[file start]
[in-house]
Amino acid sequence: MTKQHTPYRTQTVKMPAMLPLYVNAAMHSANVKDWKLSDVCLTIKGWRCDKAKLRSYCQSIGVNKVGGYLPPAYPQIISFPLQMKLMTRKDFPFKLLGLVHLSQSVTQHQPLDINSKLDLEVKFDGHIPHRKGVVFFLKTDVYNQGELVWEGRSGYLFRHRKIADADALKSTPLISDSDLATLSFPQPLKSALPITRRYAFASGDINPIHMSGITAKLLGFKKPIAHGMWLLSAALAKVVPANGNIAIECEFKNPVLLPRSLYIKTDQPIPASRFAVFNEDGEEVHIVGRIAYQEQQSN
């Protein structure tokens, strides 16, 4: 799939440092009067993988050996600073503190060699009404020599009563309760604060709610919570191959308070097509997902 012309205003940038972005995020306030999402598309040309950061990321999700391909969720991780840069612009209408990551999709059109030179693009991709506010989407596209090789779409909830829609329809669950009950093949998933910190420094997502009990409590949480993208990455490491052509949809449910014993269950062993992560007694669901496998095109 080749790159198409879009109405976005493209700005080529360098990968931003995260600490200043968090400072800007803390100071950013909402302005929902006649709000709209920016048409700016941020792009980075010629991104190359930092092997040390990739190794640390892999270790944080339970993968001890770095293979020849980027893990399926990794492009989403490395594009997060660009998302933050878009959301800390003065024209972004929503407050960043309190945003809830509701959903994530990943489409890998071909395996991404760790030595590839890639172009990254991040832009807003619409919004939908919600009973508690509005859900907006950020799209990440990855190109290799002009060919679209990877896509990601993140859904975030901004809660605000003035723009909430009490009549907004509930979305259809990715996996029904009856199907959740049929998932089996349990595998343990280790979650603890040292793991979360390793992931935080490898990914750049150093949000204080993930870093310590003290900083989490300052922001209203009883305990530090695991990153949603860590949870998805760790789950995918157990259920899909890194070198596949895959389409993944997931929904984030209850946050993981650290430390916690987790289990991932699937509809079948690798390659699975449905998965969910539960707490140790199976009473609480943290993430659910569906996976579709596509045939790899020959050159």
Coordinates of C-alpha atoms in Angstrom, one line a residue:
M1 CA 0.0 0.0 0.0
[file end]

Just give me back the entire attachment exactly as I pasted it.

[in-house]
Amino acid sequence: MTKQHTPYRTQTVKMPAMLPLYVNAAMHSANVKDWKLSDVCLTIKGWRCDKAKLRSYCQSIGVNKVGGYLPPAYPQIISFPLQMKLMTRKDFPFKLLGLVHLSQSVTQHQPLDINSKLDLEVKFDGHIPHRKGVVFFLKTDVYNQGELVWEGRSGYLFRHRKIADADALKSTPLISDSDLATLSFPQPLKSALPITRRYAFASGDINPIHMSGITAKLLGFKKPIAHGMWLLSAALAKVVPANGNIAIECEFKNPVLLPRSLYIKTDQPIPASRFAVFNEDGEEVHIVGRIAYQEQQSN
């Protein structure tokens, strides 16, 4: 799939440092009067993988050996600073503190060699009404020599009563309760604060709610919570191959308070097509997902 012309205003940038972005995020306030999402598309040309950061990321999700391909969720991780840069612009209408990551999709059109030179693009991709506010989407596209090789779409909830829609329809669950009950093949998933910190420094997502009990409590949480993208990455490491052509949809449910014993269950062993992560007694669901496998095109 080749790159198409879009109405976005493209700005080529360098990968931003995260600490200043968090400072800007803390100071950013909402302005929902006649709000709209920016048409700016941020792009980075010629991104190359930092092997040390990739190794640390892999270790944080339970993968001890770095293979020849980027893990399926990794492009989403490395594009997060660009998302933050878009959301800390003065024209972004929503407050960043309190945003809830509701959903994530990943489409890998071909395996991404760790030595590839890639172009990254991040832009807003619409919004939908919600009973508690509005859900907006950020799209990440990855190109290799002009060919679209990877896509990601993140859904975030901004809660605000003035723009909430009490009549907004509930979305259809990715996996029904009856199907959740049929998932089996349990595998343990280790979650603890040292793991979360390793992931935080490898990914750049150093949000204080993930870093310590003290900083989490300052922001209203009883305990530090695991990153949603860590949870998805760790789950995918157990259920899909890194070198596949895959389409993944997931929904984030209850946050993981650290430390916690987790289990991932699937509809079948690798390659699975449905998965969910539960707490140790199976009473609480943290993430659910569906996976579709596509045939790899020959050159």
Coordinates of C-alpha atoms in Angstrom, one line a residue:
M1 CA 0.0 0.0 0.0